A new method detects the presence of malware in large-scale embedded computer systems by monitoring power usage and identifying unusual surges as signs of unwelcome security threats.
Malware is evasive, intelligent, and sneaky. No sooner than anti-virus software updates to combat the latest attacks, a computer virus will have already evolved into something harder to detect and potentially more damaging to a computer system.
But malware isn’t without vulnerabilities. Researchers have found an additional line of defense to detect threats malware poses that doesn’t rely on existing anti-virus software programs’ detection and protection.
The researchers presented their work at the annual IEEE International Symposium on Hardware Oriented Security and Trust in Washington, DC.
Monitor the power
In their presentation, the team outlined how they developed an external device that can plug into a system and observe and monitor its power usage. Engineers can identify certain power usage signatures as evidence of the presence of malware as well as determine how much of a threat they are to a compromised system. Because the device is a separate piece of hardware, it is not at risk of infection in the same way anti-virus software programs already built into computer systems are frequently.
Whole systems—hardware and software—are now at risk from the latest series of cyberattacks. And malware is frequently designed to appear benign so that it can blend in with other applications on a computer system. However, malware cannot manipulate a system’s power usage, and the engineers realized this offered an opportunity to observe and identify power signatures that differ from known benign behavior, referred to as “power anomalies.”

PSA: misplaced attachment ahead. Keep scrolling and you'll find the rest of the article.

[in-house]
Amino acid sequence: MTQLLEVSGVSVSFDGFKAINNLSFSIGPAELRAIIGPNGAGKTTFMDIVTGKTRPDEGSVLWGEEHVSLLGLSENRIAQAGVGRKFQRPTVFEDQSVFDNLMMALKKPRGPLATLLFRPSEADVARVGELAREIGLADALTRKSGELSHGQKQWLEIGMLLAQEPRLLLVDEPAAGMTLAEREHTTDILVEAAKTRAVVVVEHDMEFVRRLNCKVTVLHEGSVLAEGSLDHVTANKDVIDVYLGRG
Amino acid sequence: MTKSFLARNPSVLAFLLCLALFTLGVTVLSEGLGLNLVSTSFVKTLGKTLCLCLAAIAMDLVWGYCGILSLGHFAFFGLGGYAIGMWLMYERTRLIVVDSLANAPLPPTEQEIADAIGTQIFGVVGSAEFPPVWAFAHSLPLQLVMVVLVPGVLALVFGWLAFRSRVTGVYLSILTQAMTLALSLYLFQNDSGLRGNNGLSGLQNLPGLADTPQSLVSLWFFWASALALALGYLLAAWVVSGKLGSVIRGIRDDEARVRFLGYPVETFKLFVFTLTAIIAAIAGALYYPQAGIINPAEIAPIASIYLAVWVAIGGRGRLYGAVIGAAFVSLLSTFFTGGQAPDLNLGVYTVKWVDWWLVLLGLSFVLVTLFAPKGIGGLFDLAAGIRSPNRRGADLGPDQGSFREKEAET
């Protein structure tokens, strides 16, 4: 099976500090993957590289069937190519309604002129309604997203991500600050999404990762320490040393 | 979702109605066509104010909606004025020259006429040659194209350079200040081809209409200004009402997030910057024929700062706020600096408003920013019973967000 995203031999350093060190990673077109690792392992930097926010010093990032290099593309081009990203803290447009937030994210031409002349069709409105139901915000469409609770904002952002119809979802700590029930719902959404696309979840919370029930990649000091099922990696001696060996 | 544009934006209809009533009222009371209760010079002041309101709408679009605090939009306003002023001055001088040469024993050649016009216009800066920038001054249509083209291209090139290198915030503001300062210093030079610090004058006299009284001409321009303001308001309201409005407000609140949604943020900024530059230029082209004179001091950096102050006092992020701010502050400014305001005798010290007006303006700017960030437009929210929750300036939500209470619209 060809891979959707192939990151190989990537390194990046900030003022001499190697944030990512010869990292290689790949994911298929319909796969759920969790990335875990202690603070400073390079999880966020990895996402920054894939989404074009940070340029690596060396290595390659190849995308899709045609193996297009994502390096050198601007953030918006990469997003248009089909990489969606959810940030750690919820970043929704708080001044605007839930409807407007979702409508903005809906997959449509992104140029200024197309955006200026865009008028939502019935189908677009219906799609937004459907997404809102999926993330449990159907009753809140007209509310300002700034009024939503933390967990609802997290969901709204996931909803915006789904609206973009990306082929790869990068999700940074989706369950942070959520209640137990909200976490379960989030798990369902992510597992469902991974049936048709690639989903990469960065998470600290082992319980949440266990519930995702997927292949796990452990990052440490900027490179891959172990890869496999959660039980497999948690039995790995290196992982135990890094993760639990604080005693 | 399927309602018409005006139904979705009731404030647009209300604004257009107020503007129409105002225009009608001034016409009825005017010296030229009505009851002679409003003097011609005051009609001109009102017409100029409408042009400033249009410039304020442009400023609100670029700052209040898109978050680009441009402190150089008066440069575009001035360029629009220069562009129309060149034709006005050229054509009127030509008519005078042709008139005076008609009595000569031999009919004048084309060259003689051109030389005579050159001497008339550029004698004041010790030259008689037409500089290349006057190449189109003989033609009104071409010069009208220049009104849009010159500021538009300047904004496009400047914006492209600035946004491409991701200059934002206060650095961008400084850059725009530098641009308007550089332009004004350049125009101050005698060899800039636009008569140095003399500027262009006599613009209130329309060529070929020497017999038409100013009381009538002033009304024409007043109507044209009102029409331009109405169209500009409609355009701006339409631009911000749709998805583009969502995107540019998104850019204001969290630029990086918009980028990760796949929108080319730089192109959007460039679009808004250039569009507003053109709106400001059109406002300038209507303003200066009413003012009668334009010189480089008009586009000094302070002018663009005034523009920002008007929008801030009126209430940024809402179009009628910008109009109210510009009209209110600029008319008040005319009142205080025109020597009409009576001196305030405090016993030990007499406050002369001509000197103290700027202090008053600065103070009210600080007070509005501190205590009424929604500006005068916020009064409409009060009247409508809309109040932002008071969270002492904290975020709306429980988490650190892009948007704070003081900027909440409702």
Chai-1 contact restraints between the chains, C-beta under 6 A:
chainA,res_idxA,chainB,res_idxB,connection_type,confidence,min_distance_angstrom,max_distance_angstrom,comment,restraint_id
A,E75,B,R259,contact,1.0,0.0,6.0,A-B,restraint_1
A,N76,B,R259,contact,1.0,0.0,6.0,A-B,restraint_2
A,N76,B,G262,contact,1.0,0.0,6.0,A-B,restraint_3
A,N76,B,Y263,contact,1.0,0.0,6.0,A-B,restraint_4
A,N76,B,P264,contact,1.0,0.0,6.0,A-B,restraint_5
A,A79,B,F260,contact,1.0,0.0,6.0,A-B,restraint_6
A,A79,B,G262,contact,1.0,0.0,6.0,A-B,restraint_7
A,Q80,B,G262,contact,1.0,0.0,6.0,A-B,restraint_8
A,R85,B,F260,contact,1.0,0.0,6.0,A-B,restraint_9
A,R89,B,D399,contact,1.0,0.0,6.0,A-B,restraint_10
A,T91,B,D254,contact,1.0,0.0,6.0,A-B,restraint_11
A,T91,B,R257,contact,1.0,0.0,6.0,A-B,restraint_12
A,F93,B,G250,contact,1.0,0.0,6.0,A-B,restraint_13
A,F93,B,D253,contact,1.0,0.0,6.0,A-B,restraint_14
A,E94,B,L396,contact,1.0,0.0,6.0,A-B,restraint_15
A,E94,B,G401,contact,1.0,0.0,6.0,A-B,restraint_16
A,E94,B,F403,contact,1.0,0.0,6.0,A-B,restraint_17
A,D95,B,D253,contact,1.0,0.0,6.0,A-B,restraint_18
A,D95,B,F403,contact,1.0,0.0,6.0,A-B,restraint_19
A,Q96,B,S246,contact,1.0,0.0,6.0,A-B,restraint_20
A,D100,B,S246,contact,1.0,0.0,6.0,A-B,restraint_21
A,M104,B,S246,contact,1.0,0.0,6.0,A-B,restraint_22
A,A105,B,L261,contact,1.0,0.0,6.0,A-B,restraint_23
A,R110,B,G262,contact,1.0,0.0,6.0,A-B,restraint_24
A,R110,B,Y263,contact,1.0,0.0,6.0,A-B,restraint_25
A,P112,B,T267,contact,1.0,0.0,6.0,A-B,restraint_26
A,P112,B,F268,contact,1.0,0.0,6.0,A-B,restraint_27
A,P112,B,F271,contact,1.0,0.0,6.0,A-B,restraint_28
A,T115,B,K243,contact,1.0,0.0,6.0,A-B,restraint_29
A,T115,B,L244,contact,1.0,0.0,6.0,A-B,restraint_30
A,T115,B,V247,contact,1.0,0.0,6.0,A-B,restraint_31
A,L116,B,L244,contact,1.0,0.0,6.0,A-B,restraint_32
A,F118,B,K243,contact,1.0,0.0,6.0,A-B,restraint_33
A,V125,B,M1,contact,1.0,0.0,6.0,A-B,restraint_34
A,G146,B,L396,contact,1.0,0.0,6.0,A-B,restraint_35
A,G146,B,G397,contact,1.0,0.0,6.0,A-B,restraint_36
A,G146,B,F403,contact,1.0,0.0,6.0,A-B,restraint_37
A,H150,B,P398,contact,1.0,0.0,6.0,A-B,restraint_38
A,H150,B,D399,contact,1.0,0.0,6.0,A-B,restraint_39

The new detection tool tracks power fluctuations specifically in embedded systems—from smartphones to industrial remote-control systems in power plants.
“We know what power consumption looks like when embedded systems are operating at normal levels,” says Mohit Tiwari, assistant professor in the Cockrell School’s electrical and computer engineering department at the University of Texas at Austin. “By looking for power anomalies, we can tell with reasonable accuracy when malware is present in a system.”
Some malware, however, can conceal their presence by mirroring the power usage of benign programs. The researchers also studied the extent of damage such evasive malware can do.
“The real technical contribution of this work has been our ability to successfully model malware that conceal themselves by mimicking the power signatures of benign programs,” Tiwari says. “Models of evasive malware can then be used to determine the extent of damage that power detectors can protect against.”
A separate device
Using power to detect the presence of malware isn’t the only clever part to this technology. The researchers also realized any detection system needed to be an external device that they could plug into a system. As a separate, unconnected device, it is protected from attack. Current software security programs reside within the same systems that malware targets, making them just as vulnerable to attack as other applications on any computer. By using an external monitoring system that literally plugs into a network and shows the distribution of power, engineers can detect security breaches.
“While we can’t detect the specific kind of malware attacking a system, we can determine how much of a threat it is and to what extent it could cause problems,” Tiwari says.
The other advantage of measuring power to detect malware is that the constant adaptation of cyberthreats doesn’t affect the detection tool.
“Malware keeps evolving in order to outsmart anti-virus software, meaning engineers must also continuously retrain their programs,” says Shijia Wei, a PhD candidate in the electrical and computer engineering department. “With our device, we can force the malware to mimic benign programs on embedded systems, and this can greatly reduce the potential damage an attack can cause.”
At this point, the technology is only capable of detecting the presence of unwanted bugs. It cannot eliminate the security threat itself, but that is the team’s next step.
Additional researchers from UT Austin and North Carolina State University contributed to the work. Lockheed Martin funded the study.
Source: UT Austin